What to Know Upfront:
Justice League #1 pools the talents of acclaimed comic writer Geoff Johns and legendary artist Jim Lee to introduce readers to the New 52 ‘s incarnation of the Justice League.
It stands to reason that if you know comics, you know the names of the big-names behind this issue. Their pedigree speaks for itself and, if you’re a fan, you’ve probably already got this issue.
Assuming you’re new to the DC Universe, however, and wanted to jump in with issue #1 of a series to see what you think, you may want to look elsewhere.
Heavy in Action, Light on the Details:
Justice League #1 starts by shoving a gun barrel in the reader’s face. That automatically gives the comic a certain amount of visceral tension. In the following panels, Johns and Lee ratchet the excitement up with a roof-top chase involving burning buildings, helicopters laden with sharpshooters, bullets, ricochets and an alien hit full-on with a firetruck.
It’s crazy nonsense that, from a story-telling perspective, gets nearly nothing done.
But, hey, it’s a fun seven pages. I think we can give the guys a break for not giving us anything to think about.
The scene’s main function is to introduce us to our heroes, Batman and Green Lantern. And, coincidentally, to introduce them to each other.
This is an important point. This is after all the first issue in a reboot. The central conceit of this issue is that superheroes are new to the people of Gotham and Metropolis and few of DC’s iconic characters have even met at this point in the time line.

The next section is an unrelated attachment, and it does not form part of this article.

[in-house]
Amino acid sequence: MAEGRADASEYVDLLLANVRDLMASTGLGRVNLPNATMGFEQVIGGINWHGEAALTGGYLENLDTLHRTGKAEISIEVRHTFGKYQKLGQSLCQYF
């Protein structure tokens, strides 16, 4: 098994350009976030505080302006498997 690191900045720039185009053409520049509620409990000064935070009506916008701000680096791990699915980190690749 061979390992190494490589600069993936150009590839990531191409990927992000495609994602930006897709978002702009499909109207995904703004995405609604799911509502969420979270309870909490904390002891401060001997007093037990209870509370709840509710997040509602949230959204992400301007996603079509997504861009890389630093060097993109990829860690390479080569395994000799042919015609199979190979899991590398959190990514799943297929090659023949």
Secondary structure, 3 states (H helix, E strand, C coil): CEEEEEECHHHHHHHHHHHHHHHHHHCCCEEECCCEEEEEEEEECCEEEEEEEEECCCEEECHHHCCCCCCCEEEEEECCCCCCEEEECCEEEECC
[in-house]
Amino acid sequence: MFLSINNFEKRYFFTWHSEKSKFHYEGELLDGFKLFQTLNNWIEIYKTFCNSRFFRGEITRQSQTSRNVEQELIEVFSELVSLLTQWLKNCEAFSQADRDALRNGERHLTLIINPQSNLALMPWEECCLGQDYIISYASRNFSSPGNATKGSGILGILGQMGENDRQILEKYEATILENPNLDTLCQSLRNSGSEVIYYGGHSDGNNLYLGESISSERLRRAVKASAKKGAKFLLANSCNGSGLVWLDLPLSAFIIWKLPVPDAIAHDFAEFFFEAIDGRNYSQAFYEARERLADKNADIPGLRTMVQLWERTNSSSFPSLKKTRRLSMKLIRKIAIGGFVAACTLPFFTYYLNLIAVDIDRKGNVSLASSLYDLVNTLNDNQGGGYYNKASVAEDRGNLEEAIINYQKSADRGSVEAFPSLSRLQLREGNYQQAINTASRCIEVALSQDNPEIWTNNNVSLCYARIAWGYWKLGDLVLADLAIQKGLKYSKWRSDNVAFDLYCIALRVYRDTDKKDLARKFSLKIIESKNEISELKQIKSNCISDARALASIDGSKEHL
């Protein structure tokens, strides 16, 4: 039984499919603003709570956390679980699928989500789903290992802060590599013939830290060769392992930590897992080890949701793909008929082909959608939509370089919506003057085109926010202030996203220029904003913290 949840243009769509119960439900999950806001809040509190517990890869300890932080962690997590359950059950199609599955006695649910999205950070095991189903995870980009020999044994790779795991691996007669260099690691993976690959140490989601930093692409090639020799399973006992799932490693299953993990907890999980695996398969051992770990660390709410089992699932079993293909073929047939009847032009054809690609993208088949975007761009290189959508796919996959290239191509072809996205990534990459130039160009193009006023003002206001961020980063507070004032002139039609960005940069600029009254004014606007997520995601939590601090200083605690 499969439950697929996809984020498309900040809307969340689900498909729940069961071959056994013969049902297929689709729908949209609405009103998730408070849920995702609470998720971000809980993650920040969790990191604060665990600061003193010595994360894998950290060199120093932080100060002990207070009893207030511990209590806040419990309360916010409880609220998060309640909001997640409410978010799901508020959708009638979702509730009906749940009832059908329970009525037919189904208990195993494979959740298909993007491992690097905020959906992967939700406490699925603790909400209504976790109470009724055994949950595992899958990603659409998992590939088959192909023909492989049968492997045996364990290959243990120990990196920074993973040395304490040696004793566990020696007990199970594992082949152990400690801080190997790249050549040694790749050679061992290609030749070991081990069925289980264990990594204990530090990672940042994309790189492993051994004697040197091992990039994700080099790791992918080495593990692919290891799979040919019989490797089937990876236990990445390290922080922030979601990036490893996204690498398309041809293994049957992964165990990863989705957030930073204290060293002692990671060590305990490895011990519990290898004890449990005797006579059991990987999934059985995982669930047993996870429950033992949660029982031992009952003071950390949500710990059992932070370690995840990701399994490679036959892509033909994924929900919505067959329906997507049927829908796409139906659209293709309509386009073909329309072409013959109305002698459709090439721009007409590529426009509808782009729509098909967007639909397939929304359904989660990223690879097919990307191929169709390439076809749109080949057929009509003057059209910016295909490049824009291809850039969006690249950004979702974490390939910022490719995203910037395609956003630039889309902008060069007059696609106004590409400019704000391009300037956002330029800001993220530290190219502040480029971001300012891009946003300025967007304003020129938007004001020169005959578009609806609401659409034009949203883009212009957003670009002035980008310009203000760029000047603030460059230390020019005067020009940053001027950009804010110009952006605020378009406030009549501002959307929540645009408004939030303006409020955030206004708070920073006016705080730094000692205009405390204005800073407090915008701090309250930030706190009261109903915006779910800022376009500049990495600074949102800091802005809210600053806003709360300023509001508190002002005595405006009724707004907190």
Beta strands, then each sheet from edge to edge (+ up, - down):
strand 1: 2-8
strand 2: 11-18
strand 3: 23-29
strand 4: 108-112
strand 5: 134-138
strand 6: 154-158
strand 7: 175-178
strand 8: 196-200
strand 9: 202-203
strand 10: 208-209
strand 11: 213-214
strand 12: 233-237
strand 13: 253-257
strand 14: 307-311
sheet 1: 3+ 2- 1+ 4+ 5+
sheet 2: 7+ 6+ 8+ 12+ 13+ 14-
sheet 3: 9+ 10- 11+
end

As such, this sort of a “first date” issue. It’s about Green Lantern and Batman getting to know one another. Despite the shallowness of the character development, the interactions between the two saves the issue from being a mere collage of explosions and fangs.
The writing is playful enough. Green Lantern, equipped with a ring that grants ill-defined but extraordinary superpowers, spends his time doubting Batman’s abilities when he realizes he’s “just some guy in a bat costume.” Of course, Batman manages to put Lantern in his place.
It’s a classic exercise in foil characters. Batman is comparatively quiet, to the point and methodical. Green Lantern is talkative, quick with a joke and cocky. It’s cute. But it’s only cute. There’s nothing approaching depth here.
What character moments there are in this issue are short and simplistic. A reader’s affection for the characters is completely predicated by how much you know about them going into the issue. These scenes are only really effective if you’re already invested in the characters.
Characters aside, the issue spends most of its time raising questions. As the first in a series, that’s to be expected. A reader should want to know more about what’s going on, they should want to see what happens next. But because the reader is dumped directly into a chase scene without any amount of explanation, most of the events in the issue just feel random.
Batman chases an alien for some reason. Batman in turn is chased by military helicopters for some reason. The city is on fire for some reason.
Hopefully these matters will be addressed in greater detail in further issues, but for now the story seems pretty chaotic.
Geoff Johns and Jim Lee deliver what they can in Justice League #1 and will no doubt please fans of the DC Universe. But for beginners, anyone that might be picking up the first issue of the series to test the waters, it may be a bit of a disappointment, with its negligible character development and plot.